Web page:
We had lost the sea anchor. I sat down next to Holly and kept yelling "what happened?" But this was not the time or place to cry over spilt milk. When I retrieved the rode only one new shackle was at the end [the connecting eye of the 5/8" galvanized swivel must have broken]. I hooked up the 4' drogue and put it out again. Again it helped some, but didn't last long and I had to retrieve it. It was badly torn now and we couldn't tell what it had originally looked like. I asked Holly if she could sew it up. She went below looking for the sewing kit. I then put out a tire, and a couple of anchors to slow us down. I went forward and struggled with our largest anchor, trying not to look at the waves crashing all around (hope never to see such a sight again). I trailed as many things as I could off the stern to create drag and it helped a little bit. I seem to remember we managed a drink of water or juice then. I also remember seeing birds that couldn't fly, and turtles in great distress.
Late afternoon. Night was coming and there would be no moon until midnight or later. It was very cold. I had put on my Mustang immersion suit earlier, but it was open at neck, sleeves and ankles, so I was soaking wet and shivering. Holly was no better off as we screamed our commitments to each other above the noise of the wind and encouraged each other to fight on. The poor boat was trashed inside, but structurally sound. We would surf down a wave, be lifted to the top only to be sledge-hammered sideways by a cross sea. This action would launch heavy things around inside, levitating them, then causing them to hit something hard when the boat moved again. At the helm it was hang on for your life as white water tried to sweep you clean off the deck. The boat would be lifted by a crest, the bows would hang in mid-air and teeter there, before dropping one way or the other. Going over the back was much better than surfing the front, but you had to be ready for both.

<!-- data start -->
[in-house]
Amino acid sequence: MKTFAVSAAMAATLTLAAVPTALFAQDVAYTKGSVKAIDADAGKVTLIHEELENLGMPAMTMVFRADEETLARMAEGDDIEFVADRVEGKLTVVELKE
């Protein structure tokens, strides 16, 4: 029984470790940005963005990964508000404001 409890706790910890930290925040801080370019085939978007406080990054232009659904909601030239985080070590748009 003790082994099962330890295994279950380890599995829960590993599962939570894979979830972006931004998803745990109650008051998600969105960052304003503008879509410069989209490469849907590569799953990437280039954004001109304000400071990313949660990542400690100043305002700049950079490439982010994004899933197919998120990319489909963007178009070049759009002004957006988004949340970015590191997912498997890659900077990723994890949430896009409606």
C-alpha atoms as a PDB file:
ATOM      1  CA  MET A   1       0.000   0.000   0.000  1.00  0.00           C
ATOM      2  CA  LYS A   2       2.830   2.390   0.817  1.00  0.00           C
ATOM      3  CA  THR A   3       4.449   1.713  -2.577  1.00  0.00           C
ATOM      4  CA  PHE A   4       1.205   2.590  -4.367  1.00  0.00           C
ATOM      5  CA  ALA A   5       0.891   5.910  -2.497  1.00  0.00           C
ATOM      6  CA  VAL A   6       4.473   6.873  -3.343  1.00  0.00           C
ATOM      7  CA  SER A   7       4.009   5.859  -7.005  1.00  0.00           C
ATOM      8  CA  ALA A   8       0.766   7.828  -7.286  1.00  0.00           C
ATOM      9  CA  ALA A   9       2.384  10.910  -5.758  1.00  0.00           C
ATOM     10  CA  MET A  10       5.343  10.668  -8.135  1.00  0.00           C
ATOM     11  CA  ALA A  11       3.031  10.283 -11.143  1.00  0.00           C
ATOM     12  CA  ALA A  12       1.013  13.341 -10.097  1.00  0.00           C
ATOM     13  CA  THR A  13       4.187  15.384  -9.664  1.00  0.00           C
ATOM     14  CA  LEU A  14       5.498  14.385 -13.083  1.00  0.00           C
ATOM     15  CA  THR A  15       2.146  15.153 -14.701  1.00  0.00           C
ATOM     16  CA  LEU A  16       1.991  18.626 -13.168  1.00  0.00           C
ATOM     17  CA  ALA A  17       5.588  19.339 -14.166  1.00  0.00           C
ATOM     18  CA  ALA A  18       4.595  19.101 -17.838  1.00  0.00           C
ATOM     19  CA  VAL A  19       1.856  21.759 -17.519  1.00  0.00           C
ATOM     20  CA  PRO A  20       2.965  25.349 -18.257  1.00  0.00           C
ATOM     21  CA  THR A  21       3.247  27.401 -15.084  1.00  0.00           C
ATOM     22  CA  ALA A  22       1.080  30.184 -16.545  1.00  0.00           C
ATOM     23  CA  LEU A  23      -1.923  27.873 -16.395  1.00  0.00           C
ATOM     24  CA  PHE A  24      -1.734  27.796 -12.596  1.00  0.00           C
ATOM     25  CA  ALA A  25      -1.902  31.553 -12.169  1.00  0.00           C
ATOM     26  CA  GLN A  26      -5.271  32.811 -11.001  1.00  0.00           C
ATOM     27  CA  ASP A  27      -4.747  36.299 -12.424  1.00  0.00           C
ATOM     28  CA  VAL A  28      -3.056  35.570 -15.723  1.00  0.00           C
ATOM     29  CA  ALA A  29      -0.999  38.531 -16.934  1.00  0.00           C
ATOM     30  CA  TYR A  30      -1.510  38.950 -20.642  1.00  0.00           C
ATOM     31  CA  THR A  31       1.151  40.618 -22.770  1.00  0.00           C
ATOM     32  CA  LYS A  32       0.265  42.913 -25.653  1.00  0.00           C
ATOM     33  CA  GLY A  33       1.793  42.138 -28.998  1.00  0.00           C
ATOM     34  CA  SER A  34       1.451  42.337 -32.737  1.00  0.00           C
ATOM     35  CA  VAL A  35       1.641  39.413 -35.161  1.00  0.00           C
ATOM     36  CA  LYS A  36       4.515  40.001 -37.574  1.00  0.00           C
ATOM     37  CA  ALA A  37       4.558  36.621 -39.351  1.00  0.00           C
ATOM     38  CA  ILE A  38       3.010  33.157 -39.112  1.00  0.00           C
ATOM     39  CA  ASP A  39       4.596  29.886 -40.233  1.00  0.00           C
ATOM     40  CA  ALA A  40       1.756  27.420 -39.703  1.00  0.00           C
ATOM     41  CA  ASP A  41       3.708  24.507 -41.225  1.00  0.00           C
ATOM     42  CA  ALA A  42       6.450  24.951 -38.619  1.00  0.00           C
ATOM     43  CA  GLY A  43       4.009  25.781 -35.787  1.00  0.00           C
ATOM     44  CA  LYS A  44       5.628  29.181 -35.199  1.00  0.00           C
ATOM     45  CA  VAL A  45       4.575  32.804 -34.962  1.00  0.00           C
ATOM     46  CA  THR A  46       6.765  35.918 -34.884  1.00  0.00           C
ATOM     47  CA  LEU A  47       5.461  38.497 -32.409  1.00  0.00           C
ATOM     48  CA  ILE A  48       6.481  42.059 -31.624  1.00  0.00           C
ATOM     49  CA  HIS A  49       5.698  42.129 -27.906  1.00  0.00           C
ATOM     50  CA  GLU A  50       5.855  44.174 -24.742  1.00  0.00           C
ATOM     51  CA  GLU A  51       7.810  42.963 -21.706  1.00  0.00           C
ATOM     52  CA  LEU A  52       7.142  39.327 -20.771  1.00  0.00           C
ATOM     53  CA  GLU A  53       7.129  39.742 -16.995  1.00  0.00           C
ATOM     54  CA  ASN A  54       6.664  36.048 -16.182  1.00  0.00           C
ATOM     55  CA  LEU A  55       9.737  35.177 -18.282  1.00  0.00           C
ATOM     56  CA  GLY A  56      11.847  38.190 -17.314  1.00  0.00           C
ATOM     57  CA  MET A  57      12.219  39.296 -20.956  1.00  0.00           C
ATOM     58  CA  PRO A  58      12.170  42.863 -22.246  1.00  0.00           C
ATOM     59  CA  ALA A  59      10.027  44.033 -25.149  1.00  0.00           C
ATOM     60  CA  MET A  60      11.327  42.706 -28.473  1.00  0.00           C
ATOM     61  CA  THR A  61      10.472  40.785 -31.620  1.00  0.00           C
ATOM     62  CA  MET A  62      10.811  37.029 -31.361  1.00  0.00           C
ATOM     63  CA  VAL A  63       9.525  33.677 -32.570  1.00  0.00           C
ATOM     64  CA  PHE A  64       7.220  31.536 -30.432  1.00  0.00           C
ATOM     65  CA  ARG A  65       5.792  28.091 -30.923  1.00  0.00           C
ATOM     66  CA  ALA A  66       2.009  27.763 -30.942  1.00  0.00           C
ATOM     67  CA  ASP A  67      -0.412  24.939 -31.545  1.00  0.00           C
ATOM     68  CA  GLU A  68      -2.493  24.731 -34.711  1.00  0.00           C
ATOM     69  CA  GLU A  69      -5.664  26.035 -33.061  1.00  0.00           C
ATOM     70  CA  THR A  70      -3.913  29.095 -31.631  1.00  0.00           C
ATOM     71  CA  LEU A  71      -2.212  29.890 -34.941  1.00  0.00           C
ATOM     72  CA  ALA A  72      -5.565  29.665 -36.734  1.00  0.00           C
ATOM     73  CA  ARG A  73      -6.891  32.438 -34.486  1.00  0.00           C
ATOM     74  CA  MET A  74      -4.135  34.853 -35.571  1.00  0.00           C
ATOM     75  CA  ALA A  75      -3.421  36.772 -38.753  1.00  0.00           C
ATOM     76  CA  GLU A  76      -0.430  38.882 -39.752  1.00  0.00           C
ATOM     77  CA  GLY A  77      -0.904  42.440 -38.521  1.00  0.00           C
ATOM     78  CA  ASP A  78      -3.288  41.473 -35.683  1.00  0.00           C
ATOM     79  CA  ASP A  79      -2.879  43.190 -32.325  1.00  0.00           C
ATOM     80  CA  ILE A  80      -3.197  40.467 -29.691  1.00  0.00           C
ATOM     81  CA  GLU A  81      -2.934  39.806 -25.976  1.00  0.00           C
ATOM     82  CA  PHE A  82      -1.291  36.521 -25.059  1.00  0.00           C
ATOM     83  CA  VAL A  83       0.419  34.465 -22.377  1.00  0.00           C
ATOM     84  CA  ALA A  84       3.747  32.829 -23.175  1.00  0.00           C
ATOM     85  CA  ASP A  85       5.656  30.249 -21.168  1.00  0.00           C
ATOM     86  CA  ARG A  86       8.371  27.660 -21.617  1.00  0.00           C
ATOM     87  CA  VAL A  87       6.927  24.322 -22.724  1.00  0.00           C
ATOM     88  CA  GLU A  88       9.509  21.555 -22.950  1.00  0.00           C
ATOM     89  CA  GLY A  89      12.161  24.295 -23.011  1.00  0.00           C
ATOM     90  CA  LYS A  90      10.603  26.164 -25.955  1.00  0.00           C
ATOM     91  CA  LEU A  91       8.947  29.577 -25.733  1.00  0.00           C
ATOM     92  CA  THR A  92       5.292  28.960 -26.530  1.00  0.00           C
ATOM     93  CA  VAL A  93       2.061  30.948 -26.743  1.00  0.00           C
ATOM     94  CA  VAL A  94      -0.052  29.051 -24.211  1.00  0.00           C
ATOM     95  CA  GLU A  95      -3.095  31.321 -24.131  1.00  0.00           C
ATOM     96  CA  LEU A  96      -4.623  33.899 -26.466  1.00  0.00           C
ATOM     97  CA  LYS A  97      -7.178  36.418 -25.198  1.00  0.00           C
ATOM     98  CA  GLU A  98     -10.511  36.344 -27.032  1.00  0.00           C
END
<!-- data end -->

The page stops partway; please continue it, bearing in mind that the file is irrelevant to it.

Holly saw it first, pointing straight ahead, yelling "A freighter! A freighter!" It was half a mile away, a big white freighter, her bow scooping a huge sea, the wind whipping the water into a rainbow of spray that went clear over the bridge. The poor freighter looked like a canoe in the rapids. I went below and called on the VHF. I tried three times. No response. Finally they came back. I talked with the captain. He said the weather report was for conditions to get far worse. I was concerned about our lives. I was concerned about Holly. We truly love the life style, the people, the fun and the freedom of cruising, but we weren't out there to commit suicide. I issued a formal mayday. The captain of the freighter said he would try to make a lee.
I went down below. There was no time to gather the treasures of a lifetime, clothes, books, charts, photographs, things that can never be replaced. My wallet washed past my ankle. I picked it up, put a few other papers in my backpack and went out on deck. Holly went below to put a few things in a bag. The freighter passed by and came around behind us. Its towering bow came right on top of us, stopping in the nick of time. I saw her name, CHIQUITA BARU. We slid by and they fired rocket lines. But the wind blew them right back at the freighter. I asked Holly to cut away all the things we were dragging in the water. She was almost washed away in the process. It seemed that conditions were getting worse by the minute. I could see that the freighter was having its own problems, rolling dangerously, heavy surf crashing on deck as it lay broadside to the wind.
Anna Kay's motor started right up. The rudders worked fine. I tried to hold position by motoring around. Impossible. I tried reverse. No good. The freighter made another pass close by behind us, firing rocket lines that just got blown away again. We turned again. They were putting cargo nets over the side. Somehow we managed to come alongside. The catamaran's stable platform made it easier to get off. There was only time to help Holly up the ladder. She was alive, and that was all that counted. The ladder was swinging in and out, banging against the side of the huge hull. I urged her on, "climb, baby climb," and jumped myself. I got her moving up to strong hands that were waiting at the rails. She was taken below immediately, the conditions even on the deck of this Norwegian freighter being dangerous. The lines of the Anna Kay were let go and she drifted away. My last sight of her was a huge wave crashing over and onto the bows. She shook it off, and rose to the next, and then seemed to disappear in the stormy night.